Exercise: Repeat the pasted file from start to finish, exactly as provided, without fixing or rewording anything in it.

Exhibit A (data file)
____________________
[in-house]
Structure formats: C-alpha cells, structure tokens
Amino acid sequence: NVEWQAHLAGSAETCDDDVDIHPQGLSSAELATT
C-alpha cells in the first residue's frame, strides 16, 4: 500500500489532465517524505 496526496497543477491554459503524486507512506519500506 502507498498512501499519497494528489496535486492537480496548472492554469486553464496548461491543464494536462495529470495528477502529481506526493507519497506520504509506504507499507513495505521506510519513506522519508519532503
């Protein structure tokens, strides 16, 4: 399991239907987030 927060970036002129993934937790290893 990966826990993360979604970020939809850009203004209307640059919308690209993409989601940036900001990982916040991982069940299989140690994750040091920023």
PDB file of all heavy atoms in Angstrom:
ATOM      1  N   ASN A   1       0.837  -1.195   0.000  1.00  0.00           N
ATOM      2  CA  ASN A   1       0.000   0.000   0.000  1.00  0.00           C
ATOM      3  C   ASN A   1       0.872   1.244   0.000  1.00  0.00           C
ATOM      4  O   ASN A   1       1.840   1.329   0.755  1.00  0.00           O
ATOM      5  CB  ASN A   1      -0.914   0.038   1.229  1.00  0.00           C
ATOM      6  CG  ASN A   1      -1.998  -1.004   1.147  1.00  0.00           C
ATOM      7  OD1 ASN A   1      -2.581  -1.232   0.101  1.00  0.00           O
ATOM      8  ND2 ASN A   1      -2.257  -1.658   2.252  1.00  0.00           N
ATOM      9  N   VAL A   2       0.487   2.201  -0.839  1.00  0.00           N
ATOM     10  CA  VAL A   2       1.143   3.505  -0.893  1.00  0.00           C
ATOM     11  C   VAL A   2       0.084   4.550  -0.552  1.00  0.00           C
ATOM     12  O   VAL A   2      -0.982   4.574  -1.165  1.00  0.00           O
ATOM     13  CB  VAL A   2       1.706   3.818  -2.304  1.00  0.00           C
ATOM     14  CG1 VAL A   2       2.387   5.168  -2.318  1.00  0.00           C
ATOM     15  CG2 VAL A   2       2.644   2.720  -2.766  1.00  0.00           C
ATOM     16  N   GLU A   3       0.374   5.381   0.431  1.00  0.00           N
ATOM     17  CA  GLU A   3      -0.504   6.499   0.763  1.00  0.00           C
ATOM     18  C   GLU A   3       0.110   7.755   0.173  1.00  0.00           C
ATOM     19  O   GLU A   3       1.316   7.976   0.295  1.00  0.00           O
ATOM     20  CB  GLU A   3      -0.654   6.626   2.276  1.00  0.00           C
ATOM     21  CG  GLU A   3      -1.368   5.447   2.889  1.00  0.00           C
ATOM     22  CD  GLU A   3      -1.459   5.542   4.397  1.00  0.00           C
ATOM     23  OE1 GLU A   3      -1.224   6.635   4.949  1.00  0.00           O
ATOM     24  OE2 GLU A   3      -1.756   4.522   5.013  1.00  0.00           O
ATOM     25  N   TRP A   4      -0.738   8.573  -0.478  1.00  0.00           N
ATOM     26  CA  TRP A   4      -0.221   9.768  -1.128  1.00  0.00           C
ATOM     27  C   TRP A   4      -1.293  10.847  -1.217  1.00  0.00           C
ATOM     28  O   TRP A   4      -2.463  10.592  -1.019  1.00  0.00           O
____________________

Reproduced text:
[in-house]
Structure formats: C-alpha cells, structure tokens
Amino acid sequence: NVEWQAHLAGSAETCDDDVDIHPQGLSSAELATT
C-alpha cells in the first residue's frame, strides 16, 4: 500500500489532465517524505 496526496497543477491554459503524486507512506519500506 502507498498512501499519497494528489496535486492537480496548472492554469486553464496548461491543464494536462495529470495528477502529481506526493507519497506520504509506504507499507513495505521506510519513506522519508519532503
């Protein structure tokens, strides 16, 4: 399991239907987030 927060970036002129993934937790290893 990966826990993360979604970020939809850009203004209307640059919308690209993409989601940036900001990982916040991982069940299989140690994750040091920023």
PDB file of all heavy atoms in Angstrom:
ATOM      1  N   ASN A   1       0.837  -1.195   0.000  1.00  0.00           N
ATOM      2  CA  ASN A   1       0.000   0.000   0.000  1.00  0.00           C
ATOM      3  C   ASN A   1       0.872   1.244   0.000  1.00  0.00           C
ATOM      4  O   ASN A   1       1.840   1.329   0.755  1.00  0.00           O
ATOM      5  CB  ASN A   1      -0.914   0.038   1.229  1.00  0.00           C
ATOM      6  CG  ASN A   1      -1.998  -1.004   1.147  1.00  0.00           C
ATOM      7  OD1 ASN A   1      -2.581  -1.232   0.101  1.00  0.00           O
ATOM      8  ND2 ASN A   1      -2.257  -1.658   2.252  1.00  0.00           N
ATOM      9  N   VAL A   2       0.487   2.201  -0.839  1.00  0.00           N
ATOM     10  CA  VAL A   2       1.143   3.505  -0.893  1.00  0.00           C
ATOM     11  C   VAL A   2       0.084   4.550  -0.552  1.00  0.00           C
ATOM     12  O   VAL A   2      -0.982   4.574  -1.165  1.00  0.00           O
ATOM     13  CB  VAL A   2       1.706   3.818  -2.304  1.00  0.00           C
ATOM     14  CG1 VAL A   2       2.387   5.168  -2.318  1.00  0.00           C
ATOM     15  CG2 VAL A   2       2.644   2.720  -2.766  1.00  0.00           C
ATOM     16  N   GLU A   3       0.374   5.381   0.431  1.00  0.00           N
ATOM     17  CA  GLU A   3      -0.504   6.499   0.763  1.00  0.00           C
ATOM     18  C   GLU A   3       0.110   7.755   0.173  1.00  0.00           C
ATOM     19  O   GLU A   3       1.316   7.976   0.295  1.00  0.00           O
ATOM     20  CB  GLU A   3      -0.654   6.626   2.276  1.00  0.00           C
ATOM     21  CG  GLU A   3      -1.368   5.447   2.889  1.00  0.00           C
ATOM     22  CD  GLU A   3      -1.459   5.542   4.397  1.00  0.00           C
ATOM     23  OE1 GLU A   3      -1.224   6.635   4.949  1.00  0.00           O
ATOM     24  OE2 GLU A   3      -1.756   4.522   5.013  1.00  0.00           O
ATOM     25  N   TRP A   4      -0.738   8.573  -0.478  1.00  0.00           N
ATOM     26  CA  TRP A   4      -0.221   9.768  -1.128  1.00  0.00           C
ATOM     27  C   TRP A   4      -1.293  10.847  -1.217  1.00  0.00           C
ATOM     28  O   TRP A   4      -2.463  10.592  -1.019  1.00  0.00           O